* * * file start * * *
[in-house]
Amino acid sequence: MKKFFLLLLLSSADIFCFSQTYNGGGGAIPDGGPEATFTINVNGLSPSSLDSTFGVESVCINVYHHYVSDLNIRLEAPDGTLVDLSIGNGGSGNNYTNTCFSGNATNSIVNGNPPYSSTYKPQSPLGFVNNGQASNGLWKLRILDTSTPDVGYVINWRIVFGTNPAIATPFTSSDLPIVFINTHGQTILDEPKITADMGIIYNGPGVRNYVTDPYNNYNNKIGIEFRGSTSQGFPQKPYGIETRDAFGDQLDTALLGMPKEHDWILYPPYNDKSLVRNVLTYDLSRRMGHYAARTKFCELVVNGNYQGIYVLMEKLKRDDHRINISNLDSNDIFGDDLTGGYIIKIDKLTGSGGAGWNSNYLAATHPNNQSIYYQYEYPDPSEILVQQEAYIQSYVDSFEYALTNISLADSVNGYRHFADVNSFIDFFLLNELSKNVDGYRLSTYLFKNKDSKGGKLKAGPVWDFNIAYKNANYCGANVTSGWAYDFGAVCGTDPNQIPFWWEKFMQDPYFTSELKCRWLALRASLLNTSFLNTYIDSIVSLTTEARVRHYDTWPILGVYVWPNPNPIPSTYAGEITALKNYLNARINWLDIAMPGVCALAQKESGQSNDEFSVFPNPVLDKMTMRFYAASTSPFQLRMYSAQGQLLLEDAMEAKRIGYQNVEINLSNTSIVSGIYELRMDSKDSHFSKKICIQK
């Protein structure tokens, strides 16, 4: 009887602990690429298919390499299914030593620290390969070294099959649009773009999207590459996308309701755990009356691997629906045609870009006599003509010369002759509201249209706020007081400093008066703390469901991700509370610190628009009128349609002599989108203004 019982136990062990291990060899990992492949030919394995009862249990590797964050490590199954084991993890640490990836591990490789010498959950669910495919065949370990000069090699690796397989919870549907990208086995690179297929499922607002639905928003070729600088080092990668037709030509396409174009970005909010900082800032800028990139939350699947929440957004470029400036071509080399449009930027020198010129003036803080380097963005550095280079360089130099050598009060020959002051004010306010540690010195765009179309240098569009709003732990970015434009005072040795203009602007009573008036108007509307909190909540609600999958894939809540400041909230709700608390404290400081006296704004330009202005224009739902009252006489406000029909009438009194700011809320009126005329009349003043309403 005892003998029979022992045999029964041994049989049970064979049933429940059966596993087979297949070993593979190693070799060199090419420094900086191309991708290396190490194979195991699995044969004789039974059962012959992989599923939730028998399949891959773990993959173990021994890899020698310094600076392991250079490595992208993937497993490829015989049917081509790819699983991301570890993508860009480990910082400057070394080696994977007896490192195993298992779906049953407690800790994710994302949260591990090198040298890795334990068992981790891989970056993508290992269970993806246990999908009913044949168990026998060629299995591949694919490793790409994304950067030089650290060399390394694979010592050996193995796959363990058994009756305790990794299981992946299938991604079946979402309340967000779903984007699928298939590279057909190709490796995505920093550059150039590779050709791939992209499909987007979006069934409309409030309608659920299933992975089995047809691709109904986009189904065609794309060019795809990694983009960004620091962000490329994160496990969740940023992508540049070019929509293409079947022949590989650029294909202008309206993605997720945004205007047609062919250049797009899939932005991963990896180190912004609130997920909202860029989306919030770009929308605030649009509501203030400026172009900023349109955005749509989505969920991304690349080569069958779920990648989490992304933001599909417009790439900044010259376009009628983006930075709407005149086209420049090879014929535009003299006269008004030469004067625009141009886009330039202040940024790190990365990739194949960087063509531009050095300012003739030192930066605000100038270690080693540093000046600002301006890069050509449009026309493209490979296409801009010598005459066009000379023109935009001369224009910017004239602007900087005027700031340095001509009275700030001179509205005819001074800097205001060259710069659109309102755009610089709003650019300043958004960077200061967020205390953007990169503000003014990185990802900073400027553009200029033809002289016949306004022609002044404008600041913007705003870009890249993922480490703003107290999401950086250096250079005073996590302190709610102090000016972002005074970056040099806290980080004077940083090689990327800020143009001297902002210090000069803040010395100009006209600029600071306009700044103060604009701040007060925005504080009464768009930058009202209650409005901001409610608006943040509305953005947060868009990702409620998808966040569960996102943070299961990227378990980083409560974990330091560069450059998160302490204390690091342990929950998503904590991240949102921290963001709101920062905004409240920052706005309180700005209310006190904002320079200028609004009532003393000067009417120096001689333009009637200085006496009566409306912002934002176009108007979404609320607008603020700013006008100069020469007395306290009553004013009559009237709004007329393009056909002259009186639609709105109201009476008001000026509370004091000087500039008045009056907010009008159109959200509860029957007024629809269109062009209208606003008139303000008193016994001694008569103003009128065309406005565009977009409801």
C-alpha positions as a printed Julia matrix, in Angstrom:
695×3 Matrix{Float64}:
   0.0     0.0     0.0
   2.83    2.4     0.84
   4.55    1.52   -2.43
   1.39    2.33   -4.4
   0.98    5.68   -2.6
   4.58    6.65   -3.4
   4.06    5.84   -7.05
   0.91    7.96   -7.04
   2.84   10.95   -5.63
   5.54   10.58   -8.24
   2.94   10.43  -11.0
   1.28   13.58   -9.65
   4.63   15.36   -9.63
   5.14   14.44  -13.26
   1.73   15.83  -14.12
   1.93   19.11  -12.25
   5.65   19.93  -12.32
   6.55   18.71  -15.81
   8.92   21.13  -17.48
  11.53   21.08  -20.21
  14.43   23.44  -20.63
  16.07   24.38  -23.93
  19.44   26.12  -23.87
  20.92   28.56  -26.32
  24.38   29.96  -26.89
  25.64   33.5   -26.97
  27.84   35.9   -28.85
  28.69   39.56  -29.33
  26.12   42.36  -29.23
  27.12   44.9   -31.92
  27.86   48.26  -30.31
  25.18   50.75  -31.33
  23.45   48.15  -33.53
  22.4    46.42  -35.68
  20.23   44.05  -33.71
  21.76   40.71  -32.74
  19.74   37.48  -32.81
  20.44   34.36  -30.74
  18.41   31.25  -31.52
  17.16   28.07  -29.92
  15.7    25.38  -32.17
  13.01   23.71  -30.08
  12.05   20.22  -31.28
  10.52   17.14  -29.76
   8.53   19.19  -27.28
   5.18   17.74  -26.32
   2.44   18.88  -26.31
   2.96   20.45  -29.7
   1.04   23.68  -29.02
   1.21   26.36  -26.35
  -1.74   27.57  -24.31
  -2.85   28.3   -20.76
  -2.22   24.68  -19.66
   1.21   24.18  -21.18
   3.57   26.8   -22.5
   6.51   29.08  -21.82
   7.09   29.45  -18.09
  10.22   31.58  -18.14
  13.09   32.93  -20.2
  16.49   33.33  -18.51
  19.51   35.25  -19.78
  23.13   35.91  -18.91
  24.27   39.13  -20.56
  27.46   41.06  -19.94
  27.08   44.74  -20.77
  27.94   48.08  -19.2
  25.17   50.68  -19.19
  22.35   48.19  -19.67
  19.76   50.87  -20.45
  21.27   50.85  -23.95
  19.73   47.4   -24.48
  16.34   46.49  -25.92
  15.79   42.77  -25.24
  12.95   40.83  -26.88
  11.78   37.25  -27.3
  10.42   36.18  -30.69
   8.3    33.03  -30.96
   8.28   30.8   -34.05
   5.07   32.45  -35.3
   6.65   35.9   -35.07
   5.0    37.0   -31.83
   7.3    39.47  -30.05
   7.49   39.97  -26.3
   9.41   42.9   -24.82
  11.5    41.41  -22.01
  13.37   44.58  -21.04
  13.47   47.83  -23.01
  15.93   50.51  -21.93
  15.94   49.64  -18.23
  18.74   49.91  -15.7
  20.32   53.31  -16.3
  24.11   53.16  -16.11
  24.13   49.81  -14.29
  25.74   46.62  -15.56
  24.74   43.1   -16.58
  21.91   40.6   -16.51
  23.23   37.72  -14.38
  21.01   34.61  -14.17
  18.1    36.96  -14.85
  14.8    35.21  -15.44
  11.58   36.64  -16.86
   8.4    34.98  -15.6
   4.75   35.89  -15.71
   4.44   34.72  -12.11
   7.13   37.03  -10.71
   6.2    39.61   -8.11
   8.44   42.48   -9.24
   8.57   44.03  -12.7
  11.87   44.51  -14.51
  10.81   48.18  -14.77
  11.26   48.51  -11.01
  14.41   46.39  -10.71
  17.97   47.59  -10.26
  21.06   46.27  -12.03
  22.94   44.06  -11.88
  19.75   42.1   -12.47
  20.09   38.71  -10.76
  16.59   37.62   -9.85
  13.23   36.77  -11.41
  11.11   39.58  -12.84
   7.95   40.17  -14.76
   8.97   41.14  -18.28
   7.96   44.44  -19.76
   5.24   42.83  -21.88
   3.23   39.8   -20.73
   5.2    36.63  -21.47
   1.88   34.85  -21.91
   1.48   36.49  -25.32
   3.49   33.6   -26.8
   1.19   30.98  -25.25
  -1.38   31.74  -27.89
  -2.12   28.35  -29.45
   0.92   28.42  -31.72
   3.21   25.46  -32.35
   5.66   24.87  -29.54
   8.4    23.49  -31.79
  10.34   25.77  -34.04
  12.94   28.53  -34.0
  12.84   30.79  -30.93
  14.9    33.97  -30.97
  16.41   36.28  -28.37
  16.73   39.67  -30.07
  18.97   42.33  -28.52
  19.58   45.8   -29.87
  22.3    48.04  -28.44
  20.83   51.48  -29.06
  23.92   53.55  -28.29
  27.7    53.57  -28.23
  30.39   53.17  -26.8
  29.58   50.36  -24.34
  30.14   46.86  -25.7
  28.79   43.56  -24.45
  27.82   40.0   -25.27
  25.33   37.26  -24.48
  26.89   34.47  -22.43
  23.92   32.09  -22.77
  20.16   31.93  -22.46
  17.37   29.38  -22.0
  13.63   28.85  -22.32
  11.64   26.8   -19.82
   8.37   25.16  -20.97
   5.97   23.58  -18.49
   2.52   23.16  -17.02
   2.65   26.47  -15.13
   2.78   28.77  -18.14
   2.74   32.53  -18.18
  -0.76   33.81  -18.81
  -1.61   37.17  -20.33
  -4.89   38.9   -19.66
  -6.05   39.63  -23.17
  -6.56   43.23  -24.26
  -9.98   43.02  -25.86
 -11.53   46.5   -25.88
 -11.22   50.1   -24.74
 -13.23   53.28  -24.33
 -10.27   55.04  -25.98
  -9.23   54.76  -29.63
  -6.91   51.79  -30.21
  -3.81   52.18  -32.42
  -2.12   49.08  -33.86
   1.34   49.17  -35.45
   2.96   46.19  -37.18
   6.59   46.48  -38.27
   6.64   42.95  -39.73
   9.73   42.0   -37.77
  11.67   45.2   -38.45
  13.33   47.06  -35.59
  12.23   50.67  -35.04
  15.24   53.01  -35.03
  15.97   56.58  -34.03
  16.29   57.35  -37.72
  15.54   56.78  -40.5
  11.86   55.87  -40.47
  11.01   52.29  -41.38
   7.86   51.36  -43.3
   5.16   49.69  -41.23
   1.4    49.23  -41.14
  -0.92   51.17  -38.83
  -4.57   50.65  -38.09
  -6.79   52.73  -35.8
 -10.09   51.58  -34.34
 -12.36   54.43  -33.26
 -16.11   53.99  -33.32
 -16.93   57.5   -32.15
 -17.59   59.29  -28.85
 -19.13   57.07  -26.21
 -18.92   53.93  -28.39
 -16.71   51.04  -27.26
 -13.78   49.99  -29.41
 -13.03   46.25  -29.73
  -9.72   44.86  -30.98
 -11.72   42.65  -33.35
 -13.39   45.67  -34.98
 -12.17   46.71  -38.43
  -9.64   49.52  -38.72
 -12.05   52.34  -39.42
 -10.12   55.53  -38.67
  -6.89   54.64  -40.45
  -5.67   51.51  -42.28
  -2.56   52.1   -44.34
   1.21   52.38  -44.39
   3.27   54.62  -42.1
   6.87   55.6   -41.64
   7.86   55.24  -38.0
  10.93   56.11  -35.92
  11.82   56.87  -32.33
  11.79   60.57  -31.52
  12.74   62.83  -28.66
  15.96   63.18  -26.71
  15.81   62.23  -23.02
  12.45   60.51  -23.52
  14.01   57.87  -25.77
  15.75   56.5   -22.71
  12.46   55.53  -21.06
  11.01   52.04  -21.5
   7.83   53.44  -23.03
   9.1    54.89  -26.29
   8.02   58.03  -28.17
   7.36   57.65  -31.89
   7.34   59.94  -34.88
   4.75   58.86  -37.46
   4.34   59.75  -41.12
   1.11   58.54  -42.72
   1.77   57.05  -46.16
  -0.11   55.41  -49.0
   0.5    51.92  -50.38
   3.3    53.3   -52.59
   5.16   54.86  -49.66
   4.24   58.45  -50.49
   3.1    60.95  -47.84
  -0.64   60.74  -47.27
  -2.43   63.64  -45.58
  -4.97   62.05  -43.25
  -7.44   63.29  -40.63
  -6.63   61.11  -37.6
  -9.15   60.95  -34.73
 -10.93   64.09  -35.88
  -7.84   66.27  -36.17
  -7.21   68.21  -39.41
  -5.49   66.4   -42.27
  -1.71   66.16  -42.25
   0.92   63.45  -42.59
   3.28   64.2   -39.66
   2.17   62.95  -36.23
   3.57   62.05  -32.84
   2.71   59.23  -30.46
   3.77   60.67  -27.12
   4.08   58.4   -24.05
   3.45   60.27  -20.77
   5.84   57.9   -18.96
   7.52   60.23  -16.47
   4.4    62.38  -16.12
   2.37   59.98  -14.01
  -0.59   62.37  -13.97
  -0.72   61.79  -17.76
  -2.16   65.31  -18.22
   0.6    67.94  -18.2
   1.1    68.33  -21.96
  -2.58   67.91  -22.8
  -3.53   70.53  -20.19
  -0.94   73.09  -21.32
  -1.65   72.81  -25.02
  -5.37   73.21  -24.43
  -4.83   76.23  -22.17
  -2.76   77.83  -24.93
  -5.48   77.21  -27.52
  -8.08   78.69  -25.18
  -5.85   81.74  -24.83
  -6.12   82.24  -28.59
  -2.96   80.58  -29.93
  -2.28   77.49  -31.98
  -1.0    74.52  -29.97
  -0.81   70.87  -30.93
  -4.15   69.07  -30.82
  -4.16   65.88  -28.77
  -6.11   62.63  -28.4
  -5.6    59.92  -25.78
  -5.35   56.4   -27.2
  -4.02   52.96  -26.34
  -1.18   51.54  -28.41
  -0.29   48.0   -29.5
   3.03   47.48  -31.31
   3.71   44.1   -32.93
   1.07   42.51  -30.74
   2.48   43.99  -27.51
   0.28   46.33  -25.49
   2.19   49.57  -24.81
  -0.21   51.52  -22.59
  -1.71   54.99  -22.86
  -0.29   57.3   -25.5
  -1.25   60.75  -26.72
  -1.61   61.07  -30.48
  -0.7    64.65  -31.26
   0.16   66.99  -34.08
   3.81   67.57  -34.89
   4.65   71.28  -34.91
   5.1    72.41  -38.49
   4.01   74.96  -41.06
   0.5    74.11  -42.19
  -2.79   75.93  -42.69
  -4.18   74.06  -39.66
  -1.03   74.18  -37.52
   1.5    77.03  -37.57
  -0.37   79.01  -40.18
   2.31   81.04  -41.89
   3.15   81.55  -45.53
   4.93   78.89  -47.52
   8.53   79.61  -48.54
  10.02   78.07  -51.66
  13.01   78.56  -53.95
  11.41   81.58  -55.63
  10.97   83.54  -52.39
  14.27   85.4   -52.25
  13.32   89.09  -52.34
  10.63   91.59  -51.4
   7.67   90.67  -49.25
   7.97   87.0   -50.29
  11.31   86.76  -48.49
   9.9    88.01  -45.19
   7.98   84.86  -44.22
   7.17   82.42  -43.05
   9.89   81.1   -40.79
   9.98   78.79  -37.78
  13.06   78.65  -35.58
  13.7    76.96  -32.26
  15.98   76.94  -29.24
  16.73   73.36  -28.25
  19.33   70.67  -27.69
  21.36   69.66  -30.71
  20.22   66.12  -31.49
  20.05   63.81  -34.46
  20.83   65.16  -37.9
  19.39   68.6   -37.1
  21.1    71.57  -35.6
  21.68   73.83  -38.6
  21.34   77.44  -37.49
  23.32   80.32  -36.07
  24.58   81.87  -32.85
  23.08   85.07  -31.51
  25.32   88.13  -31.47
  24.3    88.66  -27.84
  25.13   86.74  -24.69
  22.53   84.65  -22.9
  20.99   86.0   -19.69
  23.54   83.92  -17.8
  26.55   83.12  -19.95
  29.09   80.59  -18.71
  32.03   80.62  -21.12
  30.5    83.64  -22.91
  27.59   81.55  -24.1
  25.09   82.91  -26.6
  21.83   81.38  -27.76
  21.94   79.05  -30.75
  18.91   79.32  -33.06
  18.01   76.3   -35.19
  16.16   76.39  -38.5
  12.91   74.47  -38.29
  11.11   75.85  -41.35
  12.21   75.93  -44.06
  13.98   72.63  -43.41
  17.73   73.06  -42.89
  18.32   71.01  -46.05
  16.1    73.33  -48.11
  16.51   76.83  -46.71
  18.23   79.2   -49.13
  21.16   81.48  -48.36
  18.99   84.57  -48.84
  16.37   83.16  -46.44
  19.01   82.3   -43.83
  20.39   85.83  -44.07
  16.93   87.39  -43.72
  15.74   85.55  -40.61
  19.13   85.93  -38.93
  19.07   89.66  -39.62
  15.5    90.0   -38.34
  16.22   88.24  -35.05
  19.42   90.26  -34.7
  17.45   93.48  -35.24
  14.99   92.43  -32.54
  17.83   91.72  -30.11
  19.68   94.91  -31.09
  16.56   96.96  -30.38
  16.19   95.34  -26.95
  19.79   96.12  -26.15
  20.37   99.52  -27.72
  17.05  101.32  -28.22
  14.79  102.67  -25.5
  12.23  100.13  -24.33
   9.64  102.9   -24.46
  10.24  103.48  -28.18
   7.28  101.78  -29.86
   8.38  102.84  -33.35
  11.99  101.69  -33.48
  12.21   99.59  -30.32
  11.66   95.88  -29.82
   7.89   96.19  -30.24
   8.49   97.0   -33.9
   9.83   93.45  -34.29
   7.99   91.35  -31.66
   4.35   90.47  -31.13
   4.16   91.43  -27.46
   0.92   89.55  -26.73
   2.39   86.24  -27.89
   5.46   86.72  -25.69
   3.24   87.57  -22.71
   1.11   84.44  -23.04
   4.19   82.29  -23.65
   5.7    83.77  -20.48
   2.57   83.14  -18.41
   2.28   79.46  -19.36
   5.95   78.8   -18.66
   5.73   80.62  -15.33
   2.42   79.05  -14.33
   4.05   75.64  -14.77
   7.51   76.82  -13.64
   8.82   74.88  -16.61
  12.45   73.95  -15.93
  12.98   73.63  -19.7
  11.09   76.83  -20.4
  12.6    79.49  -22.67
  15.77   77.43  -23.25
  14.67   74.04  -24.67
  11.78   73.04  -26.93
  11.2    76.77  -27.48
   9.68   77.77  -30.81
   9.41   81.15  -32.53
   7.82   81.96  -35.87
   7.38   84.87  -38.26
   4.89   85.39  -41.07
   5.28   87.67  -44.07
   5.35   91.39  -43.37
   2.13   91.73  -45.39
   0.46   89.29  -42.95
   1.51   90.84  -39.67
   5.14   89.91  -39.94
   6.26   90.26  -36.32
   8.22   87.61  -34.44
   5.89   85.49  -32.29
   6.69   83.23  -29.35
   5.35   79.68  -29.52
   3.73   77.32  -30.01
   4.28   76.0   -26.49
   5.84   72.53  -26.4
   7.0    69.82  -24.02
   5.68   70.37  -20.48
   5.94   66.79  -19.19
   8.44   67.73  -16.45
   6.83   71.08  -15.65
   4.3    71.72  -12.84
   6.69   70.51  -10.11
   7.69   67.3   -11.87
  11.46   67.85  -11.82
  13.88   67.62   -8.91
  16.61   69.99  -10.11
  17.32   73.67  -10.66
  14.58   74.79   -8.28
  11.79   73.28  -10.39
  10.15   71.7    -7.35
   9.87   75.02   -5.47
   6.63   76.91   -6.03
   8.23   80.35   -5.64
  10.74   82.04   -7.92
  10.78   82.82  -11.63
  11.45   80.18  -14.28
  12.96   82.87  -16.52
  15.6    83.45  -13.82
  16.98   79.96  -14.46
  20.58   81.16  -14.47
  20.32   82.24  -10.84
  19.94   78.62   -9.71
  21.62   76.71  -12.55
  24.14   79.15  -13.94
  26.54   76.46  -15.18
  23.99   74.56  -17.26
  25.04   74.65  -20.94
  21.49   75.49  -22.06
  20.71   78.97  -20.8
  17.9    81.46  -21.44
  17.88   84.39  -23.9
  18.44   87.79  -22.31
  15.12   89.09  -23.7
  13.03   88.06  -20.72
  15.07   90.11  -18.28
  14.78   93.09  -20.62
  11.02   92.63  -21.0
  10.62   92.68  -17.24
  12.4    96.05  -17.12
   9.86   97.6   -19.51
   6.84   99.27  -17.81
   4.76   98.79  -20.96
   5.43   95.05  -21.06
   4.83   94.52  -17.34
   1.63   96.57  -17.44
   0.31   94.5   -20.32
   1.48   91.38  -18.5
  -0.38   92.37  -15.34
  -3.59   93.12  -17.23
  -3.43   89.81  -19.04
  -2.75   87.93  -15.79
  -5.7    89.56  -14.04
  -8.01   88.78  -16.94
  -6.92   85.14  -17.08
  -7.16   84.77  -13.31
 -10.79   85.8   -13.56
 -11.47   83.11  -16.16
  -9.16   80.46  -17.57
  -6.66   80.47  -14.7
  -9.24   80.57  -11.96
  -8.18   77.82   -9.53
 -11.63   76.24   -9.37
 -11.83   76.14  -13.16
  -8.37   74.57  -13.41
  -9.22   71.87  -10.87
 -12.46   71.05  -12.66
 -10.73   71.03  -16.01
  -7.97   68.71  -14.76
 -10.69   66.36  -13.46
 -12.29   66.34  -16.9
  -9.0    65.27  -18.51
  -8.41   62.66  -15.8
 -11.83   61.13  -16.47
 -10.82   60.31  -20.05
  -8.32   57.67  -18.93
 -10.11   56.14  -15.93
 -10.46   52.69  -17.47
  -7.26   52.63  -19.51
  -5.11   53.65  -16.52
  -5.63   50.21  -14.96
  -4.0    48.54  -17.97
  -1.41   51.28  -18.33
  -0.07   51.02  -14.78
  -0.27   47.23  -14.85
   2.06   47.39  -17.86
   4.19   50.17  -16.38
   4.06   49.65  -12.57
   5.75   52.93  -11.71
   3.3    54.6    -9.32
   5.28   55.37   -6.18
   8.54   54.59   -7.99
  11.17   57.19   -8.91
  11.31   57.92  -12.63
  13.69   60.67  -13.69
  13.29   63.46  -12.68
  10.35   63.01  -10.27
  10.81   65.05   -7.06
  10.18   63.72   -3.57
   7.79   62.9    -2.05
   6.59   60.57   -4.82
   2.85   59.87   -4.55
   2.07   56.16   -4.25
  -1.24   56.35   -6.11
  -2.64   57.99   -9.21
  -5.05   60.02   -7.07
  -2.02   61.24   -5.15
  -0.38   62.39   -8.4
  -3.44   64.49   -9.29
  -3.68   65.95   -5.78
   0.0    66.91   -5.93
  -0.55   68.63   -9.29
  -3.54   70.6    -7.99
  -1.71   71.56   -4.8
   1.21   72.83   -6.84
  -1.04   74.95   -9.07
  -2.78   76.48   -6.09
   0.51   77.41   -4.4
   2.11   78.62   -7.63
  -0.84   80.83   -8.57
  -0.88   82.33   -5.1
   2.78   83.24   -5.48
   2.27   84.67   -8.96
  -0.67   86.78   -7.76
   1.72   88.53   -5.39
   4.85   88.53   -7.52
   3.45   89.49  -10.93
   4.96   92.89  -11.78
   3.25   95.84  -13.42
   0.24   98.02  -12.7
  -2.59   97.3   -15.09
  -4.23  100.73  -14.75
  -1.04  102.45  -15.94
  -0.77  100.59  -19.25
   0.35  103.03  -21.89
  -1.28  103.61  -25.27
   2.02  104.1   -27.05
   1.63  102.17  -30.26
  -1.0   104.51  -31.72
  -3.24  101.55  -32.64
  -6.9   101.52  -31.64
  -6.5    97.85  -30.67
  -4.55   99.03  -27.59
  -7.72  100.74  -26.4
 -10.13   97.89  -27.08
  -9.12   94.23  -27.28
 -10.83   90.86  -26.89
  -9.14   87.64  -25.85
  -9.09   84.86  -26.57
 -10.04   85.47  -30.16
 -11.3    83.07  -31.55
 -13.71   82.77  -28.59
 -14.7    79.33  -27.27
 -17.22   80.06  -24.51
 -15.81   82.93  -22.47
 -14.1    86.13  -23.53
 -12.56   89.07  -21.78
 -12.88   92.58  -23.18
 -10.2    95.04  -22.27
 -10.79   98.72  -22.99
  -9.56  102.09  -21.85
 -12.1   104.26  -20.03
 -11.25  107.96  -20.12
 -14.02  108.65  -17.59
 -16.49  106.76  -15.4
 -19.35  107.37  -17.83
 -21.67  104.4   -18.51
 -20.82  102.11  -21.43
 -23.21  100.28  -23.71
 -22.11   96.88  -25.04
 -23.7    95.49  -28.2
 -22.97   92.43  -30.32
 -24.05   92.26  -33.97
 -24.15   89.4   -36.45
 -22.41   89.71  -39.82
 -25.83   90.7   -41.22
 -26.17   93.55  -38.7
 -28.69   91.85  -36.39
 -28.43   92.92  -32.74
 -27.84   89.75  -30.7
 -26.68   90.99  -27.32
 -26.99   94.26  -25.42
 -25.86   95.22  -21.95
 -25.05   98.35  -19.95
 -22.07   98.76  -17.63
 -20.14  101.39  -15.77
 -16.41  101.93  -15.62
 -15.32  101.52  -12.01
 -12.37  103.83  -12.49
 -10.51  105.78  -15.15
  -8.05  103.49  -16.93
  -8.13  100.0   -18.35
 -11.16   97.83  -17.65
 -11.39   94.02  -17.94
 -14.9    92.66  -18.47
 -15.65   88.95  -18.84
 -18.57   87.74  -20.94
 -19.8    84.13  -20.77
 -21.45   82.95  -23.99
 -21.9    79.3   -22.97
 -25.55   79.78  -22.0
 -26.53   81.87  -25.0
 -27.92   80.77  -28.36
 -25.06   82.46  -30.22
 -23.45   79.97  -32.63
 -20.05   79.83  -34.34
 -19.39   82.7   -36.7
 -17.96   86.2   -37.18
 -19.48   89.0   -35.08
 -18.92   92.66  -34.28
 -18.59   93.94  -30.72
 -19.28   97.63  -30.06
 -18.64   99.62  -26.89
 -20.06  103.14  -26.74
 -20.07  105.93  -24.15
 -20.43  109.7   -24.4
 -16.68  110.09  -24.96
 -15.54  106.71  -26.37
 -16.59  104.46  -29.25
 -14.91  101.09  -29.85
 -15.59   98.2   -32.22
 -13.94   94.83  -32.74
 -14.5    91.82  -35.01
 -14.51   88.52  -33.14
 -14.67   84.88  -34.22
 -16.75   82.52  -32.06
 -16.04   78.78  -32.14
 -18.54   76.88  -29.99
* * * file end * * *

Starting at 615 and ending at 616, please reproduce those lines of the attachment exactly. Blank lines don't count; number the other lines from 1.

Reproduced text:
  -4.55   99.03  -27.59
  -7.72  100.74  -26.4